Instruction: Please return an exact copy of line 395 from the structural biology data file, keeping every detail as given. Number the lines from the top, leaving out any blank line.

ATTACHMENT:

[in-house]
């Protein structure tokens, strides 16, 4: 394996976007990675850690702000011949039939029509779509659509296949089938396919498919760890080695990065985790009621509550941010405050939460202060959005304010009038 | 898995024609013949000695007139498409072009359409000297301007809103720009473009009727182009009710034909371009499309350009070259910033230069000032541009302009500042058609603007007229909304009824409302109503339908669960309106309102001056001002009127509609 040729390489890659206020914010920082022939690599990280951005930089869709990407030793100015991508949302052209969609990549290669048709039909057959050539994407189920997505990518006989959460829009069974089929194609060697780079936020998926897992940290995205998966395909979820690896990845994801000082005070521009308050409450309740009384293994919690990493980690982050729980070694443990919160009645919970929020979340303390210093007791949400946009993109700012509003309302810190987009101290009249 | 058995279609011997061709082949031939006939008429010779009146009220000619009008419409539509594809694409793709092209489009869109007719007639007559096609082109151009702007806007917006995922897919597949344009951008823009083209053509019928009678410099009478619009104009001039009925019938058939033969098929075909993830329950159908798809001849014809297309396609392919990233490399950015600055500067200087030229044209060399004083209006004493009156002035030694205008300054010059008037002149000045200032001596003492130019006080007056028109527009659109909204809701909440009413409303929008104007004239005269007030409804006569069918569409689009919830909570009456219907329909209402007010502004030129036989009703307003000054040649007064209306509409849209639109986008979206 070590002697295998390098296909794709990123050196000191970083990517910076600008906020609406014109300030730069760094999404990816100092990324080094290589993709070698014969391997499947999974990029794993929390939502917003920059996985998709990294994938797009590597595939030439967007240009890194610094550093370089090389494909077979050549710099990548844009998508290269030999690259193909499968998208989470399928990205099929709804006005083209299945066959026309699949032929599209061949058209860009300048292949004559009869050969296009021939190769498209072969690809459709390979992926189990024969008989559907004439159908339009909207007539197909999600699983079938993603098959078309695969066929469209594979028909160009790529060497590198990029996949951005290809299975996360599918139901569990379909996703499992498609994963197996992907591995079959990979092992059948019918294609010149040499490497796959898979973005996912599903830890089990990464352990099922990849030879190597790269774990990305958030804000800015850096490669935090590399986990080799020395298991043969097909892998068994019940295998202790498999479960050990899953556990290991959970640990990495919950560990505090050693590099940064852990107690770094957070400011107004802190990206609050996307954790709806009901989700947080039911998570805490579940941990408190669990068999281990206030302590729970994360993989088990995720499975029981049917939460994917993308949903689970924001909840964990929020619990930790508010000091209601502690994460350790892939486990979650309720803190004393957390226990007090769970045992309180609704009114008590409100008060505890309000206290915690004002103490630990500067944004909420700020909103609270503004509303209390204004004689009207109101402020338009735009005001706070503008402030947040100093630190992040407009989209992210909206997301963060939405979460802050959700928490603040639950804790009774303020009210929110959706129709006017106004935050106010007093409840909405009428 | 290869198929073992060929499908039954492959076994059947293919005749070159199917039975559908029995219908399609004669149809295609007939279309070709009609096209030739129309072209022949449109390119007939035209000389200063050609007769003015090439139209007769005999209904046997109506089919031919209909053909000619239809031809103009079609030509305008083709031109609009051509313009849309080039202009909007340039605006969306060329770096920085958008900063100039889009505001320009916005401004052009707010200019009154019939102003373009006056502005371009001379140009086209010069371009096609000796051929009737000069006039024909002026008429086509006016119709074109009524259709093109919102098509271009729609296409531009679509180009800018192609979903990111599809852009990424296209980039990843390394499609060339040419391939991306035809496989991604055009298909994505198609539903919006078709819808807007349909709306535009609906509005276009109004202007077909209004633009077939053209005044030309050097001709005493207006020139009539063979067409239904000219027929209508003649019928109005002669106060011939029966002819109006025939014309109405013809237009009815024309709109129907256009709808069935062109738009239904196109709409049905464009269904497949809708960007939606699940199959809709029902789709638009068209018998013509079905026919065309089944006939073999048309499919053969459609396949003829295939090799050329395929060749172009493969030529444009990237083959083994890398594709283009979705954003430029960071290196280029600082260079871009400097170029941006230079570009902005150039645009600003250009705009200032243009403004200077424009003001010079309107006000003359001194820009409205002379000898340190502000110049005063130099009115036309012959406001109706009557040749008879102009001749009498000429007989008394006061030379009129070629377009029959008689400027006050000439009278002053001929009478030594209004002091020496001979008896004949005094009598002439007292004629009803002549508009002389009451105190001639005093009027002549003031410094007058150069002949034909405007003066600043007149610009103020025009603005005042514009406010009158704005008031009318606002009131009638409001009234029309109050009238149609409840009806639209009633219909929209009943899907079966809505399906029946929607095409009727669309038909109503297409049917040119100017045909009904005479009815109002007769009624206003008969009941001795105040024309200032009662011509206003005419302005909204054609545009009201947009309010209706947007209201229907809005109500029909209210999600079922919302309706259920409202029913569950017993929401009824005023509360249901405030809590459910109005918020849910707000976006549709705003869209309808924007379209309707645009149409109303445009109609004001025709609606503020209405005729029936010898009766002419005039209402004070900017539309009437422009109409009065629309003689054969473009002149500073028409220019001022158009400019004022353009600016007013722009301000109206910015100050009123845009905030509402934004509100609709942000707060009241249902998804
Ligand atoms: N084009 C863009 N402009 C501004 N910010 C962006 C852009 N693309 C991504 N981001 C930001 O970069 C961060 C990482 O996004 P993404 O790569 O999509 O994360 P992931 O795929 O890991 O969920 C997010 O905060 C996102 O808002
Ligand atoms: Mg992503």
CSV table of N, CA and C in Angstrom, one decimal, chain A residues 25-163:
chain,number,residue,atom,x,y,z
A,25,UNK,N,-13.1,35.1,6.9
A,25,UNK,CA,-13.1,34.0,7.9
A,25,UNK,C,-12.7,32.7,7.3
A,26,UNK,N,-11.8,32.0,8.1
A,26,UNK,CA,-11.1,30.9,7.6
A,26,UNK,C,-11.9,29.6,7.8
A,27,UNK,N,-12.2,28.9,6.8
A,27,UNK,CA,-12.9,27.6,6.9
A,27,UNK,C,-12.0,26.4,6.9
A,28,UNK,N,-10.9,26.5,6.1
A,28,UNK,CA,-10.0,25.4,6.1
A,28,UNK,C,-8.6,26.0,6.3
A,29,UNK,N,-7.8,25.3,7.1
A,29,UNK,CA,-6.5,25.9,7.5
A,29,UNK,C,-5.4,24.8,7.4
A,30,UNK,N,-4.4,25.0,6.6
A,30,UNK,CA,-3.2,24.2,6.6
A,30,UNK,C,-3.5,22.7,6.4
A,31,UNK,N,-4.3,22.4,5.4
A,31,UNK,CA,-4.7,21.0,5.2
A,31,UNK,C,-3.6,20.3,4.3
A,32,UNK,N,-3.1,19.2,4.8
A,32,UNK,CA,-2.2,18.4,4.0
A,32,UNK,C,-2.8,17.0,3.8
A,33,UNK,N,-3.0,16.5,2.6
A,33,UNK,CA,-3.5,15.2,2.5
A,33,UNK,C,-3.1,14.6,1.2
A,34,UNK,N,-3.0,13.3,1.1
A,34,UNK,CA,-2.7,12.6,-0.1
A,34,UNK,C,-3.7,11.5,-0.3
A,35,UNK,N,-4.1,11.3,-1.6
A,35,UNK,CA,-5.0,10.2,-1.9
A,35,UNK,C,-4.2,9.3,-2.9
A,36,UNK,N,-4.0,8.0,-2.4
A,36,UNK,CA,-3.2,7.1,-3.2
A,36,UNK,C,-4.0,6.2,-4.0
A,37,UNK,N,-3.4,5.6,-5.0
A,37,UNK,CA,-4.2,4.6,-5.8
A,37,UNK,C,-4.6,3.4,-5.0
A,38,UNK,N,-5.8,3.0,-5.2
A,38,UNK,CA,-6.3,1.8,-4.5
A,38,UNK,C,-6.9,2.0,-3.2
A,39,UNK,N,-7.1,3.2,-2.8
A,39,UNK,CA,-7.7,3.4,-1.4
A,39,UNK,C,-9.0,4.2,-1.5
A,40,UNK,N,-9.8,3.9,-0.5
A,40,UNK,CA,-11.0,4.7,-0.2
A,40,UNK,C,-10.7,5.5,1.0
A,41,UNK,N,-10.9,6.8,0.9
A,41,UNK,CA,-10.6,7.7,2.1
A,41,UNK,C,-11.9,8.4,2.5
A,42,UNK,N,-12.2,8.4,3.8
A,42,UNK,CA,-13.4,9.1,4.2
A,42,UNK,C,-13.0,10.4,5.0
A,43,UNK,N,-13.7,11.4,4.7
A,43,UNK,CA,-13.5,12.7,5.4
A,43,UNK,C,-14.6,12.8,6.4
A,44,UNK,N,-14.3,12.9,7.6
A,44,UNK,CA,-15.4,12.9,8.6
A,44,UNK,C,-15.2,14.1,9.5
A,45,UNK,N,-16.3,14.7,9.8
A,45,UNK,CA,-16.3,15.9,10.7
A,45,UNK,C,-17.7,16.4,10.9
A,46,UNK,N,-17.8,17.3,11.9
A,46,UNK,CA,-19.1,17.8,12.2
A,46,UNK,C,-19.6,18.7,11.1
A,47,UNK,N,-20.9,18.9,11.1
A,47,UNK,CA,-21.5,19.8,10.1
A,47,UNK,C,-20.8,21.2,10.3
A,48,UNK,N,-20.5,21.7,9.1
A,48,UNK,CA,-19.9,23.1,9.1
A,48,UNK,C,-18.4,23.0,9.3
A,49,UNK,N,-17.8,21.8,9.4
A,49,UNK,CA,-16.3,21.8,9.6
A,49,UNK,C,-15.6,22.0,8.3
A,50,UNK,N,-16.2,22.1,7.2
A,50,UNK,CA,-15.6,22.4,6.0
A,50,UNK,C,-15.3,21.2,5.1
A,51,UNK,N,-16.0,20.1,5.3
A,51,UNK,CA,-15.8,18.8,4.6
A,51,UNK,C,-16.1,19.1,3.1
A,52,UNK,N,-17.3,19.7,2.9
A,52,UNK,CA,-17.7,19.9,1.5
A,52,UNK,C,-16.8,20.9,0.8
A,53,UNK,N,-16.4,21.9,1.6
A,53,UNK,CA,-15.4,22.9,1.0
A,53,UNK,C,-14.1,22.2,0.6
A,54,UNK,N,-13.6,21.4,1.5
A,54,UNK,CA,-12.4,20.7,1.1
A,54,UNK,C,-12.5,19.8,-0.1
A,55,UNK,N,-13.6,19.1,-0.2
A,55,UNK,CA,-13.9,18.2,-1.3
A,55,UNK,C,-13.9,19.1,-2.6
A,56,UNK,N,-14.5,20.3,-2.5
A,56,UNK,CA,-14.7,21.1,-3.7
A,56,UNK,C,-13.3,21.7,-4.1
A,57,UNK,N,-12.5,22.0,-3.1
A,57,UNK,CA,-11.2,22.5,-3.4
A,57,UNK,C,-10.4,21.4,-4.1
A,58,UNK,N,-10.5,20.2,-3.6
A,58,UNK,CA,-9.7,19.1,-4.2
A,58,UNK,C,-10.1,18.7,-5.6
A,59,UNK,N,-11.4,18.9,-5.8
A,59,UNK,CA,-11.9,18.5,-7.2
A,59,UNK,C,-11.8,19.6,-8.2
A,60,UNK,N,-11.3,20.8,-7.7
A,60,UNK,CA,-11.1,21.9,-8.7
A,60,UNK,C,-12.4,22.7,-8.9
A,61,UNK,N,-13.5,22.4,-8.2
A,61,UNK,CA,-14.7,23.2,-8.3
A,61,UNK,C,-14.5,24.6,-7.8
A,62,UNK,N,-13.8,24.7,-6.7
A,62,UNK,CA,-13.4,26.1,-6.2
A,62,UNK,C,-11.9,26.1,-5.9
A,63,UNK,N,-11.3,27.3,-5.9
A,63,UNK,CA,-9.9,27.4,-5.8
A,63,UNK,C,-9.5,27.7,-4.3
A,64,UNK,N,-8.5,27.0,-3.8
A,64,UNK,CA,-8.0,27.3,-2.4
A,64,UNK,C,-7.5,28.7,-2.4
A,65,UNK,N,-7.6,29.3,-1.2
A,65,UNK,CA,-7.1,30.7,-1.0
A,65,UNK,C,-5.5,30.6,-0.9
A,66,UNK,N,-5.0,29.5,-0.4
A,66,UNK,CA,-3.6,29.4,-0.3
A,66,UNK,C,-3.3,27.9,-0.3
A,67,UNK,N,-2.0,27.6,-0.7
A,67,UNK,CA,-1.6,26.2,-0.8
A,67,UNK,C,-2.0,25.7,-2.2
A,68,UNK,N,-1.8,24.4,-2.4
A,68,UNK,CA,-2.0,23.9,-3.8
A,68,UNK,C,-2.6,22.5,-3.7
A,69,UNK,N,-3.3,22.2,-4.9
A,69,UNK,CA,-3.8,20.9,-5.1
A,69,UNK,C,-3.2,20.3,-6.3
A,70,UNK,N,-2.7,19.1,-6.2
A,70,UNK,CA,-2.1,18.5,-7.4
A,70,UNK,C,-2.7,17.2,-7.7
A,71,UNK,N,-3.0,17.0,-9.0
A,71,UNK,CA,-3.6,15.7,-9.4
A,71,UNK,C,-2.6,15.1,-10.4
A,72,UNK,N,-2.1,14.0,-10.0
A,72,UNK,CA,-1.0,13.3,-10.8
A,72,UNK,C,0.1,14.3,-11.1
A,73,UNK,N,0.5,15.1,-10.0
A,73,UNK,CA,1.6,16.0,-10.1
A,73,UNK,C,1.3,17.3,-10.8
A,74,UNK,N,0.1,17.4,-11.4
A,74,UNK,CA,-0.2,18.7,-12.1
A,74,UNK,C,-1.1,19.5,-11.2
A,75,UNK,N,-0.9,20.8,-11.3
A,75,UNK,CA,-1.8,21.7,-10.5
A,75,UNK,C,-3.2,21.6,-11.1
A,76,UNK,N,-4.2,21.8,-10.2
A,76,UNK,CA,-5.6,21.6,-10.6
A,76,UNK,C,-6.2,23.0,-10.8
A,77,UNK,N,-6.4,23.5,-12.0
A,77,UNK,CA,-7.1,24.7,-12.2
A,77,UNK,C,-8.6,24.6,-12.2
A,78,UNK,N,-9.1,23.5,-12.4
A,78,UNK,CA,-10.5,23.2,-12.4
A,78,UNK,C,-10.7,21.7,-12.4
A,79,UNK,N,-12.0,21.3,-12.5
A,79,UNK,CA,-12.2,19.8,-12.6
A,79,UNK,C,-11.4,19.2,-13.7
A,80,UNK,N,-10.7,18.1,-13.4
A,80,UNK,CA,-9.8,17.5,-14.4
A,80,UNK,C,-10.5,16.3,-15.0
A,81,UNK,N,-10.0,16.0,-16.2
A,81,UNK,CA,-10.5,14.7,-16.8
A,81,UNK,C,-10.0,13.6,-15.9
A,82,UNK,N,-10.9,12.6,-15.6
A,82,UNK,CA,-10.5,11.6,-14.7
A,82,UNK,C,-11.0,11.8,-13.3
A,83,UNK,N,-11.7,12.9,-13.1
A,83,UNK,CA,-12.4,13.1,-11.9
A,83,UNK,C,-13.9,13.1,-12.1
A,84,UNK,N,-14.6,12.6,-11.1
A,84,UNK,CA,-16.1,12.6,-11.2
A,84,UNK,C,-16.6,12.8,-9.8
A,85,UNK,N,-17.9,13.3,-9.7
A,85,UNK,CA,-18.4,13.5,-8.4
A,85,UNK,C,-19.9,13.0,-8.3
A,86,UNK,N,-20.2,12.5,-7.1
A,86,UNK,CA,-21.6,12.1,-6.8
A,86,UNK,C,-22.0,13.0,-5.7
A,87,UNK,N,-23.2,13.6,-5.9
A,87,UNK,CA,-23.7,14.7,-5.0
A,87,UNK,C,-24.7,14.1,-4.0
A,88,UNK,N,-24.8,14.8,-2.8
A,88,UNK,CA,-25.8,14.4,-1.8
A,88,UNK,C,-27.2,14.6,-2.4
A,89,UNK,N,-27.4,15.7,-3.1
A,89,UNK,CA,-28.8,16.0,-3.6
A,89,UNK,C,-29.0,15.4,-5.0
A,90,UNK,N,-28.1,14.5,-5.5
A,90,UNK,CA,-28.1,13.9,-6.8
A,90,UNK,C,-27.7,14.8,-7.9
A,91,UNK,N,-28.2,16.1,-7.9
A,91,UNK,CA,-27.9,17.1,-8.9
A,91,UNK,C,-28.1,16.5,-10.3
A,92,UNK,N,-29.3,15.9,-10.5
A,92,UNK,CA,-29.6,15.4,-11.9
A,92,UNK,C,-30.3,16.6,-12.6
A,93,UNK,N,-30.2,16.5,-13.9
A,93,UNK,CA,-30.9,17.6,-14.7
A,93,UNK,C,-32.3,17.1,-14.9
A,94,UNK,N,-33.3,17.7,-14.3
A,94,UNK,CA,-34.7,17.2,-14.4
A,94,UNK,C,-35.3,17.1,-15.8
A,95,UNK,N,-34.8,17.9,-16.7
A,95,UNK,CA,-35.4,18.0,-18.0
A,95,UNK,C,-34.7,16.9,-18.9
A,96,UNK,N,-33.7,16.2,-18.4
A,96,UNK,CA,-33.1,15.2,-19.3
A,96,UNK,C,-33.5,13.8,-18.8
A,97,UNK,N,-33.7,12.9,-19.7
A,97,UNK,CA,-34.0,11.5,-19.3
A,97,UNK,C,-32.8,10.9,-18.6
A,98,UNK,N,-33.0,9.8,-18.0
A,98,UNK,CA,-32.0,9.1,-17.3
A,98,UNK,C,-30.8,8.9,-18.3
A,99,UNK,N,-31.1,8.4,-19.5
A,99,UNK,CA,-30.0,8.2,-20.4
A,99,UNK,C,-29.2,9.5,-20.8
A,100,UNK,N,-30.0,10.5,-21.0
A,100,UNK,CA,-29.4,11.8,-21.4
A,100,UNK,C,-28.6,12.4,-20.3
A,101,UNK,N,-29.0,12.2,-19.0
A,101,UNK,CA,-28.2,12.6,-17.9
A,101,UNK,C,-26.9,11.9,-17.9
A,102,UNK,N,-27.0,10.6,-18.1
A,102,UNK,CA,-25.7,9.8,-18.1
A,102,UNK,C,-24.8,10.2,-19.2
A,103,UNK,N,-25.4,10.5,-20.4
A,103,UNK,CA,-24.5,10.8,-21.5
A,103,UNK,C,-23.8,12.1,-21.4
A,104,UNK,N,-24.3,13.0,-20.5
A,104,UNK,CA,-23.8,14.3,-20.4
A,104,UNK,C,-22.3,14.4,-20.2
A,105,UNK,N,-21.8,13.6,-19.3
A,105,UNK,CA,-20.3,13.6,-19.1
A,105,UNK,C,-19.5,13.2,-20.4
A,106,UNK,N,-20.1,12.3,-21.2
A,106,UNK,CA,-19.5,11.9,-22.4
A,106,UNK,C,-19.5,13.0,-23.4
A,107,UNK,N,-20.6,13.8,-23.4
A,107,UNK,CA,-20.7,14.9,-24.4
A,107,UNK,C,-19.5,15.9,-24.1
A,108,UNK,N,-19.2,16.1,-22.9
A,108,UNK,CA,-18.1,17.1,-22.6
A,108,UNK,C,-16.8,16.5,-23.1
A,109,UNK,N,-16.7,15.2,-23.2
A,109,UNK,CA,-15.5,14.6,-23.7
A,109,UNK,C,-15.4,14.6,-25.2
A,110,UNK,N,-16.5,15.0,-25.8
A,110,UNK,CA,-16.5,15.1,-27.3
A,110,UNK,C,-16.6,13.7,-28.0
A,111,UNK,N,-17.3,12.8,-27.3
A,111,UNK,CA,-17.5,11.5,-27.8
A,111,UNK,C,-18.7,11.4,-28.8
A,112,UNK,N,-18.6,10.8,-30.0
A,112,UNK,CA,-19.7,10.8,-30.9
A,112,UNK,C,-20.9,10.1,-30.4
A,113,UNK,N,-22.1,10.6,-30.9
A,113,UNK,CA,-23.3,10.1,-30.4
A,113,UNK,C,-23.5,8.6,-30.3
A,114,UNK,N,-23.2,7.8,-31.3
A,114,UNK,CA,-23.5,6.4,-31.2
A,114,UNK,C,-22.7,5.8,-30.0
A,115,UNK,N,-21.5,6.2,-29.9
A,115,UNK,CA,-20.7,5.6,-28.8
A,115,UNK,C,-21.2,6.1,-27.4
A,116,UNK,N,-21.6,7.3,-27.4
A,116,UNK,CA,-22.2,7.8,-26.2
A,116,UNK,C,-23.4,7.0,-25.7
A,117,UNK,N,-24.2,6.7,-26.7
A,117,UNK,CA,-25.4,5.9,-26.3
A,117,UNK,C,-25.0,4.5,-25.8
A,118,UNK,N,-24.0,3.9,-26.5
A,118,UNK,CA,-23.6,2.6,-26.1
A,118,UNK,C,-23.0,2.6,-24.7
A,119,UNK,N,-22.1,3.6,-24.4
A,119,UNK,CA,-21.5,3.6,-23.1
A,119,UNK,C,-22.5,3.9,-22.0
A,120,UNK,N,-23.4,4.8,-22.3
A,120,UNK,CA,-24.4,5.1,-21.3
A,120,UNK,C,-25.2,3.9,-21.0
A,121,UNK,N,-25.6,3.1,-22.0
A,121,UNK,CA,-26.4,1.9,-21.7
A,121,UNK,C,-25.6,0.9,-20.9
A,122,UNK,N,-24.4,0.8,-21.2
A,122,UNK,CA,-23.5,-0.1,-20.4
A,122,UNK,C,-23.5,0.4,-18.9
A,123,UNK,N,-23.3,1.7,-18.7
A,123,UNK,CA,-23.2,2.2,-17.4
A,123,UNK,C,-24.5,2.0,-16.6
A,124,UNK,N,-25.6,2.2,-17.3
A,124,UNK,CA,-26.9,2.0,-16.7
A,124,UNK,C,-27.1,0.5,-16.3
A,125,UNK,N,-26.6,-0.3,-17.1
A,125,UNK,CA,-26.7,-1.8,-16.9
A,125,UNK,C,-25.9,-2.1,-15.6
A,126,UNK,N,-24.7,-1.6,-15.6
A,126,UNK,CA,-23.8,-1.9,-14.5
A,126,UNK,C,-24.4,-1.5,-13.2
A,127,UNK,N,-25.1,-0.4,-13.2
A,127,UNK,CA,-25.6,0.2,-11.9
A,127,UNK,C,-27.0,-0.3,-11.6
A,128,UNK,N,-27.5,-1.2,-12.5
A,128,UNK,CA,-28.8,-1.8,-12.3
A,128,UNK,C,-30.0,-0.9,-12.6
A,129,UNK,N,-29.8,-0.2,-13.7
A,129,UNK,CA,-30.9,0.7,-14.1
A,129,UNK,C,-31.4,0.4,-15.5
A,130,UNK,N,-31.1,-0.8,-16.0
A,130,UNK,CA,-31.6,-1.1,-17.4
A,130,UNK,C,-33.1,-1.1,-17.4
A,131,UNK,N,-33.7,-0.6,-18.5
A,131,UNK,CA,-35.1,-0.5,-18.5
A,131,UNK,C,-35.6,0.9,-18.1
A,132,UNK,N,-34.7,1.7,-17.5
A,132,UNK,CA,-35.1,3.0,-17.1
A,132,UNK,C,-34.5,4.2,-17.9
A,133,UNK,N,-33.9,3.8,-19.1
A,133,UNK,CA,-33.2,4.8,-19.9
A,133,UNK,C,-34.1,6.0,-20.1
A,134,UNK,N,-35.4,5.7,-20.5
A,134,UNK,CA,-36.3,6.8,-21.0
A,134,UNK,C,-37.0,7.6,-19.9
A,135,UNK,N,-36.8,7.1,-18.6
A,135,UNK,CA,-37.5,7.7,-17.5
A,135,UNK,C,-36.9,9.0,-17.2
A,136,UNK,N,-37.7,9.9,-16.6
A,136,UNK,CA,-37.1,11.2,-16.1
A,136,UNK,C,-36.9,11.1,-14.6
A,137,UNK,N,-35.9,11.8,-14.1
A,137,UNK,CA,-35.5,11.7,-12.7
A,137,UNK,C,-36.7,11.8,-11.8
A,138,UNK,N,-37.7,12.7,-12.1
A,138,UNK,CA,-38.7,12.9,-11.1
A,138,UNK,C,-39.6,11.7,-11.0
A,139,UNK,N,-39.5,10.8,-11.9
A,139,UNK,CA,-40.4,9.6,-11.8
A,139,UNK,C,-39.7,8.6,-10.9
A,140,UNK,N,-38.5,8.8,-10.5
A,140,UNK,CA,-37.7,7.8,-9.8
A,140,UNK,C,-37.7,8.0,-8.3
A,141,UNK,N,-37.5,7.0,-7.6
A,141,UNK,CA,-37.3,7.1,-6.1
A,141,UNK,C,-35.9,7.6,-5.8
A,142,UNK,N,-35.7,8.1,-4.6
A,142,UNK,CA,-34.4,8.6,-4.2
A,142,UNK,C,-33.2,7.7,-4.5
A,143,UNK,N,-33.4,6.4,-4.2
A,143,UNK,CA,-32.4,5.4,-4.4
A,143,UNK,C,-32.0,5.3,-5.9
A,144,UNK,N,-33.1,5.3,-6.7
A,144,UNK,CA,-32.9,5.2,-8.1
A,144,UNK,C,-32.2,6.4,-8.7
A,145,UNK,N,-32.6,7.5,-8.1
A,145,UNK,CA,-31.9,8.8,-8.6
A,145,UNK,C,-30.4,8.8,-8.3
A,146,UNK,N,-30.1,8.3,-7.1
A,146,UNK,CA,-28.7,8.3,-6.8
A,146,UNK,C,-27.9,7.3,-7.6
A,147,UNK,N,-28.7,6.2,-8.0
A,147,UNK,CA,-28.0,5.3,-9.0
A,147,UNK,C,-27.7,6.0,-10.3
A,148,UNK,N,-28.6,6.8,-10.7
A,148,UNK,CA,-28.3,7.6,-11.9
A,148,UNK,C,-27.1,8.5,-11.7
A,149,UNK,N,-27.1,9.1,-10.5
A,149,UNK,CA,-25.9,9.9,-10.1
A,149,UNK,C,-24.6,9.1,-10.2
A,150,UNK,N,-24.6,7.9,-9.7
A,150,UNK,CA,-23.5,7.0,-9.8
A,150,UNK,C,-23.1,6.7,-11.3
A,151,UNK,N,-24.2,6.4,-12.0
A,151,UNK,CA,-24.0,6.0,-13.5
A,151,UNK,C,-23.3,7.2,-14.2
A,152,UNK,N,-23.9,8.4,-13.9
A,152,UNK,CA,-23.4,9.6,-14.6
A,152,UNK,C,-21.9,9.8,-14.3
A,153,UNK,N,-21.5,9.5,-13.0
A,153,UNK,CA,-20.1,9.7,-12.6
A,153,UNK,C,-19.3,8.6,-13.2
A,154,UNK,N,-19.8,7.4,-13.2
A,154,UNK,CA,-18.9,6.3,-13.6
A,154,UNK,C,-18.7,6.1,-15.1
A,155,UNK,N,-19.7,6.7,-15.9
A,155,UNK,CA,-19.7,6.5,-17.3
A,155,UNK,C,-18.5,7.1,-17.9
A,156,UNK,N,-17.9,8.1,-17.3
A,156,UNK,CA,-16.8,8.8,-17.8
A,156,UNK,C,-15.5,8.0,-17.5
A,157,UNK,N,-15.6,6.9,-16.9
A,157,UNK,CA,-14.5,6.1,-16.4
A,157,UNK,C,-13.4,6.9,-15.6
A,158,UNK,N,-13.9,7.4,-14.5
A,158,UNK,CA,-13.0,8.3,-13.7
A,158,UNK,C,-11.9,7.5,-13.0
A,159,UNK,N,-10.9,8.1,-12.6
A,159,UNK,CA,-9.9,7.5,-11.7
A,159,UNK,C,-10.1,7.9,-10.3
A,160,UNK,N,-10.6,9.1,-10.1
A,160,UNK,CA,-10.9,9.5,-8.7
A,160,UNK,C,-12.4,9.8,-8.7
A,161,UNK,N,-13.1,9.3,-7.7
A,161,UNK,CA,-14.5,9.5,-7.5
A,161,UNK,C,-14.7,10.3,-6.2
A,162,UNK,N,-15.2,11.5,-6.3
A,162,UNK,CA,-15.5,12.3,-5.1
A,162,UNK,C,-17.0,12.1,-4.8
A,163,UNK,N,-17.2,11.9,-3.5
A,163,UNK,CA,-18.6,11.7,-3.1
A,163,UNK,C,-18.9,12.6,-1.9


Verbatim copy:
A,154,UNK,CA,-18.9,6.3,-13.6